Being a Vermonter, the act of going on a hike is roughly the equivalent of a Manhattanite taking the subway—at some point almost everyone has to do it and the secret is in finding the best routes. The obvious difference is that where subways are crowded necessities seemingly built to deny the very concept of nature, a hike in the woods gives us solitude, beauty, and a break from our busy, man-made lives.
At some point everyone could use a break, and I was counting down the days until I had time to make a trip back to Vermont when I found out New York City had a massive state park practically in its backyard.
Only 30 miles from Manhattan, Harriman State Park is the second largest park in New York with over 200 miles of hiking trails. What was once slated to be the site of a state prison now contains a portion of the Appalachian Trail, 31 lakes, diverse wildlife, and some of the most remote wilderness in the Northeast.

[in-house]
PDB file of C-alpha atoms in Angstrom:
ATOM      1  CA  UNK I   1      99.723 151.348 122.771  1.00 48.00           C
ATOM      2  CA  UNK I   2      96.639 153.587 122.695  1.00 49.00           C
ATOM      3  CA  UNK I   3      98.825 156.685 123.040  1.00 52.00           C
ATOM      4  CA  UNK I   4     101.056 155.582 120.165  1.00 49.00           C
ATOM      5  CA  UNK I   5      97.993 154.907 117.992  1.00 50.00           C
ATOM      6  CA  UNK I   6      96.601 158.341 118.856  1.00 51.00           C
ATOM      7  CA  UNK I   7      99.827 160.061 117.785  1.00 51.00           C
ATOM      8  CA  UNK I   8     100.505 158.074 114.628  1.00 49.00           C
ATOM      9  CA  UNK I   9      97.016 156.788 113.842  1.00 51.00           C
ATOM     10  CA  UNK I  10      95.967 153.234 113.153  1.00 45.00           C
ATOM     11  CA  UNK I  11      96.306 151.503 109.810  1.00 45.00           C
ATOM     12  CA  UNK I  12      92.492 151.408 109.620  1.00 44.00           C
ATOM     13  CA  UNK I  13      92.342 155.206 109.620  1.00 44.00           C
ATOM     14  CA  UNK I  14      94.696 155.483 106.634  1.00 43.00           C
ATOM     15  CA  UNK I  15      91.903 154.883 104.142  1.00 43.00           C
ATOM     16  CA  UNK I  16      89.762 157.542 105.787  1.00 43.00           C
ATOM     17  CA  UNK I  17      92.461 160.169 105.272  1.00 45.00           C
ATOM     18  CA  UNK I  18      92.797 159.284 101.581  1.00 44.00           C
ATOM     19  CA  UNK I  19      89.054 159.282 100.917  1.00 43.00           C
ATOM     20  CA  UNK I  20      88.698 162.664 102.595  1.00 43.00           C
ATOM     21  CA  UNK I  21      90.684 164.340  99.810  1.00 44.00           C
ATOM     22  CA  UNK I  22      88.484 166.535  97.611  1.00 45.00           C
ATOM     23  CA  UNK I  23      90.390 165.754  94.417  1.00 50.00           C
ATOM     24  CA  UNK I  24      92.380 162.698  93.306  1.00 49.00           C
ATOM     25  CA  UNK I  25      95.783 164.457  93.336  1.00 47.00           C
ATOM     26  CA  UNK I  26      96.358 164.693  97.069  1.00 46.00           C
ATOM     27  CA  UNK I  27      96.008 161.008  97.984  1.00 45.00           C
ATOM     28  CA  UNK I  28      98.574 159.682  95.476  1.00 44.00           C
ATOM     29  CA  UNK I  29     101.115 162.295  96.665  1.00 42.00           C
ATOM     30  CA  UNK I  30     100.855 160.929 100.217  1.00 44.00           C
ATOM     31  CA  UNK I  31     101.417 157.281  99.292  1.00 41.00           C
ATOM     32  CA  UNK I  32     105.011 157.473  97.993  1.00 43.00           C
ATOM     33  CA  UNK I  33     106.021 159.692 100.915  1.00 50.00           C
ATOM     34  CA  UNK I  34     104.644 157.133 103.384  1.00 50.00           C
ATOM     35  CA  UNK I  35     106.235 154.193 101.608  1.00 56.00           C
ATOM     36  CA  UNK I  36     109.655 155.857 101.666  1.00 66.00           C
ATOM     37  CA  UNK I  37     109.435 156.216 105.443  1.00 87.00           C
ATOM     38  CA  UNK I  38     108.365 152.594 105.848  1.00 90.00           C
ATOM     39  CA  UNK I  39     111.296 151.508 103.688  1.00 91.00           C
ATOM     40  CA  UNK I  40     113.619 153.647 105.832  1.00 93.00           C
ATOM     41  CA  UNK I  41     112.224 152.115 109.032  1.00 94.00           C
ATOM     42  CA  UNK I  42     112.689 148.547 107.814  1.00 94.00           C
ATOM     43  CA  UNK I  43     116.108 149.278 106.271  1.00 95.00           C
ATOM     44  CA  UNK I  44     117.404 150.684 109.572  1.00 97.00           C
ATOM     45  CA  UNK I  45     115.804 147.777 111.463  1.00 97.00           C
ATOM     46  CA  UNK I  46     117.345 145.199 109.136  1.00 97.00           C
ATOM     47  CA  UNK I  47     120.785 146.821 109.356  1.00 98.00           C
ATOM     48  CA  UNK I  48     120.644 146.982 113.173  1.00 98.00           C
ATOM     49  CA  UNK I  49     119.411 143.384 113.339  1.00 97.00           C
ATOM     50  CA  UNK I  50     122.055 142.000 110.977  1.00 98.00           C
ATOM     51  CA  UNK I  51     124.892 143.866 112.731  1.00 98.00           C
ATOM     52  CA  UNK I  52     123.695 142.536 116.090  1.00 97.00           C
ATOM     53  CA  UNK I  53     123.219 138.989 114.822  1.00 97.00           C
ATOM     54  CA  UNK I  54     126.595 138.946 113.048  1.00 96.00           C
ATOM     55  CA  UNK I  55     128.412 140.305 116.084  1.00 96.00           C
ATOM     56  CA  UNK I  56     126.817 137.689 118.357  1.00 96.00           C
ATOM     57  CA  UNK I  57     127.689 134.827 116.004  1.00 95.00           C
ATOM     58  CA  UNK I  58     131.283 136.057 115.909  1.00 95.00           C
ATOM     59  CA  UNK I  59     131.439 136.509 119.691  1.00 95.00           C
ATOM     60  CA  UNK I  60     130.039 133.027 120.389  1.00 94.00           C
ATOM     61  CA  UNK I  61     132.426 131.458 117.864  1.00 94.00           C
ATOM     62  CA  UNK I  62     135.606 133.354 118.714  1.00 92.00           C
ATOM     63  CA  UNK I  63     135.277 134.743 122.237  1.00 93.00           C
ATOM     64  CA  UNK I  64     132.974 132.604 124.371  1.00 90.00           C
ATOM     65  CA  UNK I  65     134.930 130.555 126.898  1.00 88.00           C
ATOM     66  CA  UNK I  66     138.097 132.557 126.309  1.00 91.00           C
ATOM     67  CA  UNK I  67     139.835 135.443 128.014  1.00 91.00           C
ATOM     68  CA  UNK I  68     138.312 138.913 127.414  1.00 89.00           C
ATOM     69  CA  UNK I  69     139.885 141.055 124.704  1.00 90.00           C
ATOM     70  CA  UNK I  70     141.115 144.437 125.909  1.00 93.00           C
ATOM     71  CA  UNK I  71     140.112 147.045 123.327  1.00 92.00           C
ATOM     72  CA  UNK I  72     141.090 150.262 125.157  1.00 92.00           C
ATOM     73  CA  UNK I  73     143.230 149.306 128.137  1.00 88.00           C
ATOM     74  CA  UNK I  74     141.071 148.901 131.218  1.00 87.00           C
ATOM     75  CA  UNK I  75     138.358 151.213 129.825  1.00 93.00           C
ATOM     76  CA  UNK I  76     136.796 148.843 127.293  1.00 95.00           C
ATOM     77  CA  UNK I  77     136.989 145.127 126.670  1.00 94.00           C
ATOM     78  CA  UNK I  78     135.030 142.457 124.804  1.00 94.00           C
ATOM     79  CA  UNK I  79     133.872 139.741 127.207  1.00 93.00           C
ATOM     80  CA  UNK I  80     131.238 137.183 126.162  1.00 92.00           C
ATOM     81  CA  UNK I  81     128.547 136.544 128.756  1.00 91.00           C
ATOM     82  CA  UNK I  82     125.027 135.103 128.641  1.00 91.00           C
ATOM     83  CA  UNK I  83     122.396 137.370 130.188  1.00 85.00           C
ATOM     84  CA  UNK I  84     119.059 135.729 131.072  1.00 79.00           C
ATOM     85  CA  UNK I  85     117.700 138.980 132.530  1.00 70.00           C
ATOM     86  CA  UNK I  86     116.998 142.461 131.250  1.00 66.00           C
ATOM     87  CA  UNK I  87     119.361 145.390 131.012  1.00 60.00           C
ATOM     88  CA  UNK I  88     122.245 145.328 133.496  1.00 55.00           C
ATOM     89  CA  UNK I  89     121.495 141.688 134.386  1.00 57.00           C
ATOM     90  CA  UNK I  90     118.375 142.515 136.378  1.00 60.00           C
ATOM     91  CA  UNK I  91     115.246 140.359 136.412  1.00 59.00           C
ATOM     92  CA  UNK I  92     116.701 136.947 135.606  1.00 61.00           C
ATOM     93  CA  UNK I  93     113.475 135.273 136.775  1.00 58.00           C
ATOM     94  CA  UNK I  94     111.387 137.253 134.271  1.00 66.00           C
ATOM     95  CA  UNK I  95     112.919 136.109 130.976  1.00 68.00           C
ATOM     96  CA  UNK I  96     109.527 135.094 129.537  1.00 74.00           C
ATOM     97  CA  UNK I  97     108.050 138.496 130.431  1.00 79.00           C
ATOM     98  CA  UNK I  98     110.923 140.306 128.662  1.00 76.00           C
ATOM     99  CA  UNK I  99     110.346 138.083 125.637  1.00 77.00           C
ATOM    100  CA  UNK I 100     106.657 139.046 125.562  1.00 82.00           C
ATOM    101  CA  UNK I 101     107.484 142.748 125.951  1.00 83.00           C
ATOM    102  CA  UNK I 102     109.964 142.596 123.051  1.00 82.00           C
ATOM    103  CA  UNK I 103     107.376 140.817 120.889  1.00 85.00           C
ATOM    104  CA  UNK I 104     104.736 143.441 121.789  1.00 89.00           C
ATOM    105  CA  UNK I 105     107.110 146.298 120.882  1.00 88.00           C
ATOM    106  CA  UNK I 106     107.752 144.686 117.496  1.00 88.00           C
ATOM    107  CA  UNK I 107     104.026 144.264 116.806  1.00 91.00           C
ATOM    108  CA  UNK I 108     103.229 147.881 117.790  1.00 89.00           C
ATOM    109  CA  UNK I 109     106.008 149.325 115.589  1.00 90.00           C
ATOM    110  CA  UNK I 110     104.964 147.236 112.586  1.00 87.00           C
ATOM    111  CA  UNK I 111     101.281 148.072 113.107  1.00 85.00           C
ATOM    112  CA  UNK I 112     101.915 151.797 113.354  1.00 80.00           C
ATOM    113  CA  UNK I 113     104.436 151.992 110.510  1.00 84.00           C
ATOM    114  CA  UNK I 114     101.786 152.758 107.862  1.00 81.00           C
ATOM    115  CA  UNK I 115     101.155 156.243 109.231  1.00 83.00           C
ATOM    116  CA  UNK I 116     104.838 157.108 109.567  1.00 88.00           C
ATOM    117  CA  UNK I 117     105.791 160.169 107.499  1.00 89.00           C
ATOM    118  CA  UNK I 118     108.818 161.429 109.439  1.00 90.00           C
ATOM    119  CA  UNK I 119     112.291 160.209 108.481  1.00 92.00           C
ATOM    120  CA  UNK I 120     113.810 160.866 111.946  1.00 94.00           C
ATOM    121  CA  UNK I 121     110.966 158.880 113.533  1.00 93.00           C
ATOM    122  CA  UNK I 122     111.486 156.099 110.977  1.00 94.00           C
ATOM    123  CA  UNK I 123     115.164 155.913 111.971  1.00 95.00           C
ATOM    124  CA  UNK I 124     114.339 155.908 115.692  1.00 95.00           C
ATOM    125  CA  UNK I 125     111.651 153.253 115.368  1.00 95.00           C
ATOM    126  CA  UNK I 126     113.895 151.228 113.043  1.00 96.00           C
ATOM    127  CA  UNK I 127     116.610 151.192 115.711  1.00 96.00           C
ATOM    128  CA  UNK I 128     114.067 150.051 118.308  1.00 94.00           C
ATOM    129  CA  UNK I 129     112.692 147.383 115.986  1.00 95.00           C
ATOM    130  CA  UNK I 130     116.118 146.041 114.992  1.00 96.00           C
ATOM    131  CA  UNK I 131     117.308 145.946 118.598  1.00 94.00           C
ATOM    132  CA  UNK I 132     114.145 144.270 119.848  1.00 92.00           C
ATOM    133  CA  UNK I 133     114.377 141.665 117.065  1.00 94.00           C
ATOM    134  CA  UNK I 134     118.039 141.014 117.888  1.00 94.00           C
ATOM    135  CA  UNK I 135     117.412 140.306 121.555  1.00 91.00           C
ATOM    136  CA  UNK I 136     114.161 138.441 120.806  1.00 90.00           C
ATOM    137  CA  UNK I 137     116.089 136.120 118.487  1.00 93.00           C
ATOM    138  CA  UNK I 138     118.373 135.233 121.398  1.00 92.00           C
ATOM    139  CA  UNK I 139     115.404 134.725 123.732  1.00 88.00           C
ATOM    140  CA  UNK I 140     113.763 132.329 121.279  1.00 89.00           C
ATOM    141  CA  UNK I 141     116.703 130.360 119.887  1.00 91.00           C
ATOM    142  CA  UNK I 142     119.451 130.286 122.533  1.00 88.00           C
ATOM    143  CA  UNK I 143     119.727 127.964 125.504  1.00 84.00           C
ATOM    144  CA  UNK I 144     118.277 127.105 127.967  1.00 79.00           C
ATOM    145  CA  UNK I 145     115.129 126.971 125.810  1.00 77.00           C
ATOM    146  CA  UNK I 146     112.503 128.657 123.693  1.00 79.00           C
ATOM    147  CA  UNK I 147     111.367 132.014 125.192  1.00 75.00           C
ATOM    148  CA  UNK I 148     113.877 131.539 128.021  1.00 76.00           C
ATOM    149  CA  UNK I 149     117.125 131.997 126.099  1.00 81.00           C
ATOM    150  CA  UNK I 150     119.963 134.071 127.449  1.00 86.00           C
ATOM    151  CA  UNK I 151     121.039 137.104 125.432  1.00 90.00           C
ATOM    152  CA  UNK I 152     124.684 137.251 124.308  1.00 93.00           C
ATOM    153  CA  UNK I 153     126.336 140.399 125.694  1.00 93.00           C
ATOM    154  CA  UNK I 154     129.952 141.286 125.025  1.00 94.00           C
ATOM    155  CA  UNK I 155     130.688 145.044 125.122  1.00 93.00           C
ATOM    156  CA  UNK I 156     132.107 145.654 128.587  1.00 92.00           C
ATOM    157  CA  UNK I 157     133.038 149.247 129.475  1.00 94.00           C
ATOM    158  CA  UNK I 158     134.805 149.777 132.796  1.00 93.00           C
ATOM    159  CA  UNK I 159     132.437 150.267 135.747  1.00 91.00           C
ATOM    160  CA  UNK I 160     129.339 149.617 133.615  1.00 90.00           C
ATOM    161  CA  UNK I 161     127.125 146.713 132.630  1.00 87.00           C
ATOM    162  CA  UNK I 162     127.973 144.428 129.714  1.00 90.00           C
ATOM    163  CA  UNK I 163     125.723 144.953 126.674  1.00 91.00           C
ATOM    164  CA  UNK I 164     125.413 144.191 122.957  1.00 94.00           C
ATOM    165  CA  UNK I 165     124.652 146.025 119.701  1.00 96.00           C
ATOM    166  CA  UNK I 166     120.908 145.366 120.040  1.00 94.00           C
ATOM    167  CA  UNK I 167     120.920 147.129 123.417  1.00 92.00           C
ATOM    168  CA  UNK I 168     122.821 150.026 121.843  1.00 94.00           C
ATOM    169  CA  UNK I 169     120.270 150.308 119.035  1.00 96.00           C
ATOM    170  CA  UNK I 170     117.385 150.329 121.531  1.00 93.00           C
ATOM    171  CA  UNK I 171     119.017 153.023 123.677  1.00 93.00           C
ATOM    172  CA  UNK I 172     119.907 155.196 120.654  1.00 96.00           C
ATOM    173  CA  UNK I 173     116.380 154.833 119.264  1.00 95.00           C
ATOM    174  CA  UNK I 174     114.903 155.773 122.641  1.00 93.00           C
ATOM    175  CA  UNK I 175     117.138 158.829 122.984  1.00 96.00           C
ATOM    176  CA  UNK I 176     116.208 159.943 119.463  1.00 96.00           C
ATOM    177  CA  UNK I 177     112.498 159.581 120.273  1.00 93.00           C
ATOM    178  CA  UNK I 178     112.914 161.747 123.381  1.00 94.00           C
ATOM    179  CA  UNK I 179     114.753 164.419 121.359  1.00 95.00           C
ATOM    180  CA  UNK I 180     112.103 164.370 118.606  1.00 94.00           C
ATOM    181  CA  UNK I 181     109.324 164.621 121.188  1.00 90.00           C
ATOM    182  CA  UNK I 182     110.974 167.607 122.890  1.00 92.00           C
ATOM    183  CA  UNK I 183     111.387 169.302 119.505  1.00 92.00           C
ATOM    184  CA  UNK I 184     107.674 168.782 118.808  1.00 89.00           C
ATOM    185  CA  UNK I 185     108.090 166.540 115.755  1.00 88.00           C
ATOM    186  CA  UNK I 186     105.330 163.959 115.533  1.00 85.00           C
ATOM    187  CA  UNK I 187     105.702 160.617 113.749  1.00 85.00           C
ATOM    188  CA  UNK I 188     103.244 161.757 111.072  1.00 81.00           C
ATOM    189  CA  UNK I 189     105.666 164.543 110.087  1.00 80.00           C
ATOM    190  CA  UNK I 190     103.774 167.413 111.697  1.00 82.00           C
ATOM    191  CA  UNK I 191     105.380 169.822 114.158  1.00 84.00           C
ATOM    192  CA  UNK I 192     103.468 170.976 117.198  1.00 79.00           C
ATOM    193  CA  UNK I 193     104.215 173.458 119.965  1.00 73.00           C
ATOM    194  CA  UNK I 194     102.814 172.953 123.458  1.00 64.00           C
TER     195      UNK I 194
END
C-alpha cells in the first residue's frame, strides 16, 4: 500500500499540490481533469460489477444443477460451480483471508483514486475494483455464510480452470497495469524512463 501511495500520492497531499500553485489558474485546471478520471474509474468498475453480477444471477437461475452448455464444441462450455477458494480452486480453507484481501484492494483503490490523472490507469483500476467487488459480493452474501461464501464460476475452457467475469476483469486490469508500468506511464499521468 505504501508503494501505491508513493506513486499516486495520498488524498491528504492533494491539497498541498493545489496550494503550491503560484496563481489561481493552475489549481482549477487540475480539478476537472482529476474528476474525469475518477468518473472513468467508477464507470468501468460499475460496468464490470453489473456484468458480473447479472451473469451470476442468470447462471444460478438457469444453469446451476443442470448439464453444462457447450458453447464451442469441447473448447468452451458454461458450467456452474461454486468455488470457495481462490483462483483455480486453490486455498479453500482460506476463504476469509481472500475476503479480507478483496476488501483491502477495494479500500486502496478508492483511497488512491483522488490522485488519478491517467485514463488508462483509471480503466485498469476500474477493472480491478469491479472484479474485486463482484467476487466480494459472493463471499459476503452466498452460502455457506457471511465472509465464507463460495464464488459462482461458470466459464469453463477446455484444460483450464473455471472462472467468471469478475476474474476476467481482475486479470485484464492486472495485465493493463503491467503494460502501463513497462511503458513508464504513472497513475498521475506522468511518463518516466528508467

A one-hour Short Line bus trip from Port Authority to Tuxedo, NY ($28.00 RT) puts you at the base of a trailhead that branches out to cover a wide array of challenging terrain. Pick up a trail map ($12) from Paragon Sports at Union Square and follow a different kind of green, yellow and red line. There are plenty of great places to camp, and for a park so close to the city; the silence and solitude is a welcome reprieve.
Visit nysparks.com for tips on the best trails and picnic spots in Harriman State Park. Mappy Hour is a great group to join if you’re looking to find local hiking enthusiasts and discover nearby climbing adventures without needing a car. Check the calendar for upcoming events, and for more ideas on great camping trips, read the 17 Best Camping Sites Near NYC
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